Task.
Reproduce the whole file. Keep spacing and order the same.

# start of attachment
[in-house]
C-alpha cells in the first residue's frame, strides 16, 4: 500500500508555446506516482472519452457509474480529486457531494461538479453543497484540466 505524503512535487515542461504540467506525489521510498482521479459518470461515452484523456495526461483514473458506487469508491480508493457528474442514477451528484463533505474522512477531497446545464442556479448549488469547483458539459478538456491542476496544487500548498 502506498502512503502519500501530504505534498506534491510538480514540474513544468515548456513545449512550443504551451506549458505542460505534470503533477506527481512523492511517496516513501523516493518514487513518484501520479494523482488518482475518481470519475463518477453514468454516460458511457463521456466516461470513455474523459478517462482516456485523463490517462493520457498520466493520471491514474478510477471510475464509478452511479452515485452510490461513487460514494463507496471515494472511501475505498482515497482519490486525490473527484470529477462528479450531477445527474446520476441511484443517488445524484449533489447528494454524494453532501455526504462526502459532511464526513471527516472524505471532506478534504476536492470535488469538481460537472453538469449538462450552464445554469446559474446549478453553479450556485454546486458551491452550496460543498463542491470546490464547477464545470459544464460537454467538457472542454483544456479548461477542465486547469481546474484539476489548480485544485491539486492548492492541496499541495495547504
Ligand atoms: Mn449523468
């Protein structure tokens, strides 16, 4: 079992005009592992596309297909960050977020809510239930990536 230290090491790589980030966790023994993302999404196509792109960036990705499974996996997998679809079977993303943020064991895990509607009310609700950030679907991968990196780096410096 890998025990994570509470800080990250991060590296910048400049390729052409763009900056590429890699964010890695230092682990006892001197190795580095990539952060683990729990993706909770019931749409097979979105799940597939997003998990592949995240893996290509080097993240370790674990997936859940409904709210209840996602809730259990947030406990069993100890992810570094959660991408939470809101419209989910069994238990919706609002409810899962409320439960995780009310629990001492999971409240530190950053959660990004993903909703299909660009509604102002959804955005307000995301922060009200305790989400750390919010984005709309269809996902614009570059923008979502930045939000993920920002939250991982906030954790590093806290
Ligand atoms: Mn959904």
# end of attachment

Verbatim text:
[in-house]
C-alpha cells in the first residue's frame, strides 16, 4: 500500500508555446506516482472519452457509474480529486457531494461538479453543497484540466 505524503512535487515542461504540467506525489521510498482521479459518470461515452484523456495526461483514473458506487469508491480508493457528474442514477451528484463533505474522512477531497446545464442556479448549488469547483458539459478538456491542476496544487500548498 502506498502512503502519500501530504505534498506534491510538480514540474513544468515548456513545449512550443504551451506549458505542460505534470503533477506527481512523492511517496516513501523516493518514487513518484501520479494523482488518482475518481470519475463518477453514468454516460458511457463521456466516461470513455474523459478517462482516456485523463490517462493520457498520466493520471491514474478510477471510475464509478452511479452515485452510490461513487460514494463507496471515494472511501475505498482515497482519490486525490473527484470529477462528479450531477445527474446520476441511484443517488445524484449533489447528494454524494453532501455526504462526502459532511464526513471527516472524505471532506478534504476536492470535488469538481460537472453538469449538462450552464445554469446559474446549478453553479450556485454546486458551491452550496460543498463542491470546490464547477464545470459544464460537454467538457472542454483544456479548461477542465486547469481546474484539476489548480485544485491539486492548492492541496499541495495547504
Ligand atoms: Mn449523468
């Protein structure tokens, strides 16, 4: 079992005009592992596309297909960050977020809510239930990536 230290090491790589980030966790023994993302999404196509792109960036990705499974996996997998679809079977993303943020064991895990509607009310609700950030679907991968990196780096410096 890998025990994570509470800080990250991060590296910048400049390729052409763009900056590429890699964010890695230092682990006892001197190795580095990539952060683990729990993706909770019931749409097979979105799940597939997003998990592949995240893996290509080097993240370790674990997936859940409904709210209840996602809730259990947030406990069993100890992810570094959660991408939470809101419209989910069994238990919706609002409810899962409320439960995780009310629990001492999971409240530190950053959660990004993903909703299909660009509604102002959804955005307000995301922060009200305790989400750390919010984005709309269809996902614009570059923008979502930045939000993920920002939250991982906030954790590093806290
Ligand atoms: Mn959904």